Diana rushed through the halls, ignoring everyone she ran into. They weren't important. There was only one thing on her mind at that moment, and she was going to get there before anything got worse.
As she ran, she thought about what she had been told by one of the Amazons. Donna, her eight-year-old sister, was terribly ill. She was so bad off that she couldn't even get out of bed unless assisted. Diana couldn't help but feel guilty at it—she was often away training, either with other Amazons or with Ares, the god of war.
It's my fault, she told herself as she skidded to a stop in front of two large twin doors. Behind them was where her sister lay ill. Diana suddenly felt sick to her stomach. How did Donna look now? It had been nearly a month since Diana had seen her sister for more than five minutes. How had she been so occupied with training that she didn't notice her sister's predicament?
As she stood in front of the doors, they suddenly swung open, revealing Hippolyta. Her eyes were red and puffy, and her face was streaked with tears. "I knew you'd be here soon," she said, moving aside to let Diana come in. "Hurry. There is not much time left."
Hearing her mother utter those words made Diana's heart sink. She refused to accept it. "I have all the time in the world," she snapped, letting her disbelief speak. "We are going to talk, and then when she gets better, I am going to teach her how to fight."
"Diana…" Hippolyta's eyes watered as she listened to her oldest daughter speak. She understood why she would be in denial, but it hurt just the same. It was hard to accept, she didn't want to either, but they had no choice. Donna was getting weaker as the seconds ticked by. It was only a matter of time before…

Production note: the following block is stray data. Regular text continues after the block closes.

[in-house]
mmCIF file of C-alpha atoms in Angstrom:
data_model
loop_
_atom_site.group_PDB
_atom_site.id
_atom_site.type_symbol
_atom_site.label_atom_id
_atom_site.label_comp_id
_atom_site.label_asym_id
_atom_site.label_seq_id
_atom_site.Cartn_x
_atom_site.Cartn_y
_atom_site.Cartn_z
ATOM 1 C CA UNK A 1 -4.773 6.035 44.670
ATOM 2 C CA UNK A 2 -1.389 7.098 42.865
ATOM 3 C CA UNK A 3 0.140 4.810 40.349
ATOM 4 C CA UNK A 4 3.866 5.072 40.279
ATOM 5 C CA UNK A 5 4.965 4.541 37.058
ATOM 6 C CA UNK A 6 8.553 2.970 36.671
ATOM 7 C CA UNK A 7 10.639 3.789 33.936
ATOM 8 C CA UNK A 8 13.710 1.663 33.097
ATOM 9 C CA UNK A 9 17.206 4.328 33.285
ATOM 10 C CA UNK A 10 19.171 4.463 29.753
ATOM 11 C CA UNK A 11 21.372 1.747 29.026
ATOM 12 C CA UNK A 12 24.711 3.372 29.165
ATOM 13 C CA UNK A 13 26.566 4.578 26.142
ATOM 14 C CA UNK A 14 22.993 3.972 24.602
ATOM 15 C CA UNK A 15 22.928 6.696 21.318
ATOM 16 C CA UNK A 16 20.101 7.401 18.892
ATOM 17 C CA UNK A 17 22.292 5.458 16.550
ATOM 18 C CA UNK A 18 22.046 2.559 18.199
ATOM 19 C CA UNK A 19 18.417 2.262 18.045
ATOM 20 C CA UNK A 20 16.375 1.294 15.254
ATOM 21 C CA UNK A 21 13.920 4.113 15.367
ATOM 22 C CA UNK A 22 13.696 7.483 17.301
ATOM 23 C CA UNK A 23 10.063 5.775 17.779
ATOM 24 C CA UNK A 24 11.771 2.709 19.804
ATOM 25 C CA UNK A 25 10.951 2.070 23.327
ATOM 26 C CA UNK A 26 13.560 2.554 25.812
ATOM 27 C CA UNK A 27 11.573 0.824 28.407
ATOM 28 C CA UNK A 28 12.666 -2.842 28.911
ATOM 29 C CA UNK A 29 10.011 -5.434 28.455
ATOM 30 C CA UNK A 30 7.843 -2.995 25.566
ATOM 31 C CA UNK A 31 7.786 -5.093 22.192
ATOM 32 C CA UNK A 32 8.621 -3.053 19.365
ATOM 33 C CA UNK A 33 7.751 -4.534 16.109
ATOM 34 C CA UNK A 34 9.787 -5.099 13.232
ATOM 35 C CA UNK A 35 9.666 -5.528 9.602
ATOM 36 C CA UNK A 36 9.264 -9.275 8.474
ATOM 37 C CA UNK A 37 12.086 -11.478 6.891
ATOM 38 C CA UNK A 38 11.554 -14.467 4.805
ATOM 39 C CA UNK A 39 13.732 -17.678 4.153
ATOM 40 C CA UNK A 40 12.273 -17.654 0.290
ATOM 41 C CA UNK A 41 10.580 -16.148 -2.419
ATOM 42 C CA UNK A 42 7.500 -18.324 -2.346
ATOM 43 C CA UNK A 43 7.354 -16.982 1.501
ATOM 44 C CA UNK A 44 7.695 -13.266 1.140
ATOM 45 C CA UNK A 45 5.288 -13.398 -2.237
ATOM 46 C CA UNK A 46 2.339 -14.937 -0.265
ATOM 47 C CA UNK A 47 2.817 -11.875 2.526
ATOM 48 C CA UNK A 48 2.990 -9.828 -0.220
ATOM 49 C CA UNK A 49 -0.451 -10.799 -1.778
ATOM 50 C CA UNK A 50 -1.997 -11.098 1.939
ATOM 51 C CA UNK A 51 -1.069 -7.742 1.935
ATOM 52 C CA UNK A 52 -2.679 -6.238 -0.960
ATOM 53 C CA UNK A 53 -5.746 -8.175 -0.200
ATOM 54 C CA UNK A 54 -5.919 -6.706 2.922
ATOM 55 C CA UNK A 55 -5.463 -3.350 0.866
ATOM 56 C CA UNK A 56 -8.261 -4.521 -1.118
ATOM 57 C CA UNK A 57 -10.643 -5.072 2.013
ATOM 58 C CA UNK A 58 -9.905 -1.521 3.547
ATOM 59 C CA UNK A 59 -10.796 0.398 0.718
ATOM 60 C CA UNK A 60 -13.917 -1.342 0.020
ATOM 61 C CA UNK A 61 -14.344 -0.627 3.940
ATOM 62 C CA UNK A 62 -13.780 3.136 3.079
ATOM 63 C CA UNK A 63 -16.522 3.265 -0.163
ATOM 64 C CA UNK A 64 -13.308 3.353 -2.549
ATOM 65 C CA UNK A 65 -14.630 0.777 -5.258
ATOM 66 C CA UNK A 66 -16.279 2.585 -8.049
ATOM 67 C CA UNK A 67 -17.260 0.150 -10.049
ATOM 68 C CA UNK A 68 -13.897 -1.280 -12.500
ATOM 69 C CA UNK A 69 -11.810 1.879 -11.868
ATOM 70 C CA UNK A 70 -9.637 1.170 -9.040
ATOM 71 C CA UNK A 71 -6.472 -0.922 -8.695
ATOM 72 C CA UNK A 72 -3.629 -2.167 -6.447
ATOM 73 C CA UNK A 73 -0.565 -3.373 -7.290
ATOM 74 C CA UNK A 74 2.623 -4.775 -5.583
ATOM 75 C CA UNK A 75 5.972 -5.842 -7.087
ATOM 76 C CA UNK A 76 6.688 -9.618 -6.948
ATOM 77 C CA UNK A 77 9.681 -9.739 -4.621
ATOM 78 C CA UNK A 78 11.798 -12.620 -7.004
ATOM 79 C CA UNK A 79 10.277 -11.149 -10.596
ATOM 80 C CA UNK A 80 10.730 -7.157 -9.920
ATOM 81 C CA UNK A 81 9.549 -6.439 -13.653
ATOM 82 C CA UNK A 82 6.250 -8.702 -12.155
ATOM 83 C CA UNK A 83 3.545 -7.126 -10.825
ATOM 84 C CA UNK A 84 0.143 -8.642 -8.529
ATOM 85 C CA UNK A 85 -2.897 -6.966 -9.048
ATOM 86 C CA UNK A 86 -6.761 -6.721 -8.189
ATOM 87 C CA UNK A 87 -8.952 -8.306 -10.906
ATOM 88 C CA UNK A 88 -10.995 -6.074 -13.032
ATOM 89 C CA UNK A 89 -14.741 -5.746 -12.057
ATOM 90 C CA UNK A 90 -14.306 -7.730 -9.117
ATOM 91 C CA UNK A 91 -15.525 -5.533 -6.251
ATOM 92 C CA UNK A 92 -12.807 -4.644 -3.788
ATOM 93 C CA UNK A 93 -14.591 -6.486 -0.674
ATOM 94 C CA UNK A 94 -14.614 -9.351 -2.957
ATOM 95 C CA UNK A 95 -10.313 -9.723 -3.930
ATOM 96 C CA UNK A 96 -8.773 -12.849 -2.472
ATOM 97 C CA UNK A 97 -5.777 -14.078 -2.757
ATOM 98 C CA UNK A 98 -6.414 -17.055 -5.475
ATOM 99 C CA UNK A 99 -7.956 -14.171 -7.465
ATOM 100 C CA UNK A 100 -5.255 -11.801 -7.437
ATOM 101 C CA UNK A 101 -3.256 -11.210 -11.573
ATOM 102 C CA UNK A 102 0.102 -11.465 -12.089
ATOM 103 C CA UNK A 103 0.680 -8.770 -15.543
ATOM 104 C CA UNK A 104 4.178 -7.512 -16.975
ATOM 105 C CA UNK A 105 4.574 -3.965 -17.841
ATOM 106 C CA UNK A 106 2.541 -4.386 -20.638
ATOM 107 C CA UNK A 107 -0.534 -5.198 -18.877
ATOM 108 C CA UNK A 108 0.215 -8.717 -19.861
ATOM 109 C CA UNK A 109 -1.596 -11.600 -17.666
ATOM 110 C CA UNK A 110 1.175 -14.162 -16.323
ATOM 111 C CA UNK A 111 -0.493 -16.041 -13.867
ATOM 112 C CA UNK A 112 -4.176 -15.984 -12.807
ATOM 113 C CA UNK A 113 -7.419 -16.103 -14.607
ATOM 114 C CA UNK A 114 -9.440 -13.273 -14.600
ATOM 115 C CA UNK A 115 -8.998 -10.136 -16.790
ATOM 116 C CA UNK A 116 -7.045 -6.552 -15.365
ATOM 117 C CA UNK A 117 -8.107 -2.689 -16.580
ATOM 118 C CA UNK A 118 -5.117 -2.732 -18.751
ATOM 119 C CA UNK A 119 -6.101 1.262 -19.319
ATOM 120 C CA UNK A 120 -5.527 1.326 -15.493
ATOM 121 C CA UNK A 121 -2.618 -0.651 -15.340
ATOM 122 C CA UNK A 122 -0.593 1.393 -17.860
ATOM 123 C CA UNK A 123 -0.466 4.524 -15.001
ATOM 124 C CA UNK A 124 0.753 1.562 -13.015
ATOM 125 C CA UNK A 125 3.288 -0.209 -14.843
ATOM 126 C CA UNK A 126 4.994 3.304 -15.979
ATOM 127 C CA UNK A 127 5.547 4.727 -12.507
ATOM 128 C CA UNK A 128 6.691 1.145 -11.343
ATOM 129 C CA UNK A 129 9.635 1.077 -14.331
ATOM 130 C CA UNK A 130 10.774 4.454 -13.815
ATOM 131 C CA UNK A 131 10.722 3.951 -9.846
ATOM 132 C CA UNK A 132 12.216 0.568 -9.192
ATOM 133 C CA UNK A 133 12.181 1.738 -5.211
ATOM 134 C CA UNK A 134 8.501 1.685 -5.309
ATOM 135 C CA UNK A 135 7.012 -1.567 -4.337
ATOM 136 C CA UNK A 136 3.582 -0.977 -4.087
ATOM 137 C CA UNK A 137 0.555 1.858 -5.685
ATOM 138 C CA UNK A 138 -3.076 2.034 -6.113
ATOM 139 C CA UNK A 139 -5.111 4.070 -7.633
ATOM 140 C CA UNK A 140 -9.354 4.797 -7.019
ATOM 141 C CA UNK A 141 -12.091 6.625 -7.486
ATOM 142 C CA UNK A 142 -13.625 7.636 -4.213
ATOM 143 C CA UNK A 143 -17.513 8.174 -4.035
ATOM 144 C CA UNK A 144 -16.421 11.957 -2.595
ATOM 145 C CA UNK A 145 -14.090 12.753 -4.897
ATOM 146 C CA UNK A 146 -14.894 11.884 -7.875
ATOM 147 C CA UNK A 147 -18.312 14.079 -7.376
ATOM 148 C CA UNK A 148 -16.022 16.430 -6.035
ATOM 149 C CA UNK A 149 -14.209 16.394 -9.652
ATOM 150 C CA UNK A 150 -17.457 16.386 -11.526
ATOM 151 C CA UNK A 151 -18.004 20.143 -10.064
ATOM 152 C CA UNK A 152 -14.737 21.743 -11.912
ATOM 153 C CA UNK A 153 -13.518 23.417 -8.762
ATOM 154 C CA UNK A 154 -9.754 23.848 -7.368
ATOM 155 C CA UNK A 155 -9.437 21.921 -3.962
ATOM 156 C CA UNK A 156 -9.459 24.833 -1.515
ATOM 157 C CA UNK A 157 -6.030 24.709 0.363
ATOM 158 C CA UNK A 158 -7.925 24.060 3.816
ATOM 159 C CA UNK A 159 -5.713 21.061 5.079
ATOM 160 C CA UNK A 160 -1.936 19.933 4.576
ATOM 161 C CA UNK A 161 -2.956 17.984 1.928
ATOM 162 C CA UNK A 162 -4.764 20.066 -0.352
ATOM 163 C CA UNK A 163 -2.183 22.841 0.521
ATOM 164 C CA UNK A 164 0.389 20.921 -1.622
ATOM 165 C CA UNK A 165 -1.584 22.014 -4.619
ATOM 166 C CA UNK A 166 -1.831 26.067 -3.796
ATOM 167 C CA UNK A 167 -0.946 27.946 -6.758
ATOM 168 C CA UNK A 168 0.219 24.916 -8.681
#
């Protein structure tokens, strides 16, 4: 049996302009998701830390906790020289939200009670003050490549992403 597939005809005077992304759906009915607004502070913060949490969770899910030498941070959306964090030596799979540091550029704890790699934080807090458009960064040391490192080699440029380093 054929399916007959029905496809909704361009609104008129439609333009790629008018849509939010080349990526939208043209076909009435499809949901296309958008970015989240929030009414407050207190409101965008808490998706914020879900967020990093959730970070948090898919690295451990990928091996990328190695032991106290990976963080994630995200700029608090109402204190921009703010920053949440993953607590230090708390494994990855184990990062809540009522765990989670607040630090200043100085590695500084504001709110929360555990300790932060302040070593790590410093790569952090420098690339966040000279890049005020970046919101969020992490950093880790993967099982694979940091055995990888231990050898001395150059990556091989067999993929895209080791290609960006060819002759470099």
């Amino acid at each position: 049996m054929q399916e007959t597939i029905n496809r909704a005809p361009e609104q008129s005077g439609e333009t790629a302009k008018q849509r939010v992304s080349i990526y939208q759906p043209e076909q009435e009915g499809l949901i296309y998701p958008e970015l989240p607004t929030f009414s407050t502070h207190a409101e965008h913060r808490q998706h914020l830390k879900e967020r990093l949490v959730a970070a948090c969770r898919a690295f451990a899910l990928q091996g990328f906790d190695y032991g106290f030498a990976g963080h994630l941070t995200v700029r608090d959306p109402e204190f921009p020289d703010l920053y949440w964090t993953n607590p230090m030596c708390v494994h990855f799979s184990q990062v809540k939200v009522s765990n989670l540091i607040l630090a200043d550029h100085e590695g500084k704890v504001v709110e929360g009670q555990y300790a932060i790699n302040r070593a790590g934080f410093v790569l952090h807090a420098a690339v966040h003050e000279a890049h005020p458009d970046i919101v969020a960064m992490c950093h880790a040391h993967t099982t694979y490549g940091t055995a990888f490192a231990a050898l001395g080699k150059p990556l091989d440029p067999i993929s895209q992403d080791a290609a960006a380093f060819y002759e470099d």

Diana walked past her mother, making her way to the bed that held Donna. She's gonna be okay, she assured herself. She's… The sight of her sister's current state made everything in her mind come to a complete stop. Quite the opposite, Donna was not alright. She was terribly pale, and her breaths came out in choked gasps, her body struggling to perform the simple act of inhaling and exhaling. Her dark hair, known for flowing like Diana's, was now matted to her head and the pillow.
Donna heard her sister and turned her head, casting Diana a feeble smile. "Di," she wheezed. "It's you. You finally came back."
"I never left," Diana said, rushing over to Donna's side and grabbing her hand. "You're going to be fine, alright? I need you to get better. As soon as you do, I'm gonna teach you how to spar and defend yourself in a fight."
It was something Donna had bugged Diana about since she could talk and walk. She knew her big sister was a great fighter and wanted to be the same, but Diana always pushed her away, saying she was too young or that they didn't have enough time at the moment. Now Diana regretted even thinking that way.
Tears welled in Donna's eyes as she whispered, "That would be great, Di, but I can't. I just can't. I'm not going to be here long enough to learn anything, and you know that. Stop making promises you know you can't keep."
"No! You are going to get better! I will make sure of it!"